Plaintiff Steven Patrick Mares, Jr. is a resident of Colorado and the owner of Plaintiffs Mares & Armstrong, LLC (“M&A”) and Mares Immigration Bonds, LLC (“MIB”). M&A is one of the largest bail bond companies in Colorado and has been in the industry for more than twenty years. Mr. Mares and M&A are licensed resident insurance producers in Colorado and authorized to write bonds, which are backed by the country's largest bail bonds insurer, Bankers Insurance Company (“Bankers”). M&A's posting agents are employees, rather than independent contractors, and are themselves licensed by the Division to produce insurance.

         For efficiency purposes, M&A obtains its employees' authorization to use their stamped signatures on documents required by the courts after original bonds are posted. These documents, “consents of surety, ” are necessary to continue bonds and are often needed in a time-sensitive manner. M&A handles requests for consents in its central office, and-pursuant to its authorization from the employee who posted the original bond-stamps employees' signatures on them before filing them with the relevant courts. Consumers are thus able to avoid jail if certain posting agents are unavailable or not working that day. Plaintiffs allege that this practice is legal, and that many current and former employees authorized it.

         Defendant Colorado Division of Insurance (“Division”) is a branch of the Department of Regulatory Authorities and is responsible for regulating the insurance industry in the state. Colo. Rev. Stat. § 10-1-103. Defendant Michael Conway, the Insurance Commissioner, is the chief executive of the Division, see Colo. Rev. Stat. § 10-1-104(1), and is sued only in his official capacity. Defendant Beth Ham is a senior investigator with the Division and is sued only in her individual capacity.

         Defendant Vonshay D. McCarther, a former employee of M&A, had also authorized M&A to use his stamped signature on consents. But on January 10, 2018, days before starting a competing bail bond business, he filed a complaint with the Division accusing M&A of using his signature without authorization. He used the complaint to undermine, and interfere with the business of, his former employer (and new competitor).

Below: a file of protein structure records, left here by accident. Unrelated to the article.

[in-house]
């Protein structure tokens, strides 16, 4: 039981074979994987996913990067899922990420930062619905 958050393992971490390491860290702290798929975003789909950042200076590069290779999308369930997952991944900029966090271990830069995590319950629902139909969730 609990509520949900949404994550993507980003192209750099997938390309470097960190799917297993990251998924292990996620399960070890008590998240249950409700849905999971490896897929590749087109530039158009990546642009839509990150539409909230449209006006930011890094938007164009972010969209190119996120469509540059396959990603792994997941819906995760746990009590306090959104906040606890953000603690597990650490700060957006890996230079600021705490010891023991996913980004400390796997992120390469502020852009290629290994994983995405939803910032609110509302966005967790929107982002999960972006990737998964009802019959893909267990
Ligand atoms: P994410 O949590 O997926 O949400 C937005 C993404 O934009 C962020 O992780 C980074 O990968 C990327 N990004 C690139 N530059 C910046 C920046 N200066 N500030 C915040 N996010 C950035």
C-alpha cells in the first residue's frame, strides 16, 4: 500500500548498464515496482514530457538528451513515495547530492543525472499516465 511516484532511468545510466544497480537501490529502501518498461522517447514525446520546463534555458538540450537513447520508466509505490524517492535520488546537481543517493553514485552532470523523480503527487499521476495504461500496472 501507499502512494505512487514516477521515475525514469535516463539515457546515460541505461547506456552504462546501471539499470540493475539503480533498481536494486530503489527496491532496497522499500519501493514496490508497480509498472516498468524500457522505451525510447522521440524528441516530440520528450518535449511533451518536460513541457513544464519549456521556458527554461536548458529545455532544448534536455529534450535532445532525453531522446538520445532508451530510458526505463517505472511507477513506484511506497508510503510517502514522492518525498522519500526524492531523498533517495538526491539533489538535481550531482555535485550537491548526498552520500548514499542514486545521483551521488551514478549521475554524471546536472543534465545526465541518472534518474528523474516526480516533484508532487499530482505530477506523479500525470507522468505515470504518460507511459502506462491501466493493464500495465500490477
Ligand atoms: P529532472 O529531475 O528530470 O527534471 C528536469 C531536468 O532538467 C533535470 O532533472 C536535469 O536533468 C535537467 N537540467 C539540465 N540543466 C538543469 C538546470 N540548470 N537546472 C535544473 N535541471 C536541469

Because of Mr. McCarther's accusation, the Division investigated M&A. Ms. Ham, who was responsible for the investigation, sent four inquiries each to Bankers and M&A over the next year.[2] To each request, the companies “responded timely with complete and accurate information.” Despite M&A's responsiveness to these inquiries, Plaintiffs allege that the investigation was “secret, ” they never had the opportunity to “meet with the Division and hear or respond to any concerns, ” and the “Division [ ] refused to provide any complaint to” M&A or Mr. Mares. This investigation lasted approximately fifteen months.

         Meanwhile, on June 20, 2018, Mr. Mares filed an application for a license to produce insurance on behalf of MIB. Ms. Ham responded on October 2 with requests for information about MIB's personnel. She then sent three inquires to Bankers concerning MIB's application, to which Bankers promptly responded. The Division did not request any further information from MIB, Mr. Mares, or Bankers after November 2, 2018. It did not respond to Mr. Mares's multiple subsequent inquiries, except to say on November 21, 2018 and March 28, 2019 that the application was “in process” and under review. The Division did not act on the application for nearly a year.

         On May 22, 2019, Plaintiffs filed this action to recover for the governmental Defendants' alleged “unreasonable and arbitrary delays in [their] investigations of existing licenses and pending applications for new licenses” and Mr. McCarther's alleged attempt to “intentionally harm a competitor in the bail bond business.” On June 14, the Division filed a notice of grounds for denial of MIB's application with the state office of administrative courts.[3] The same document contains a notice of charges against Mr. Mares, M&A, MIB, and another of Mr. Mares's entities. It alleges ninety-five counts of fraud, forgery, dishonest and coercive practices, incompetence, lack of trustworthiness and good moral character. The charges seek to affirm the denial of MIB's application, ...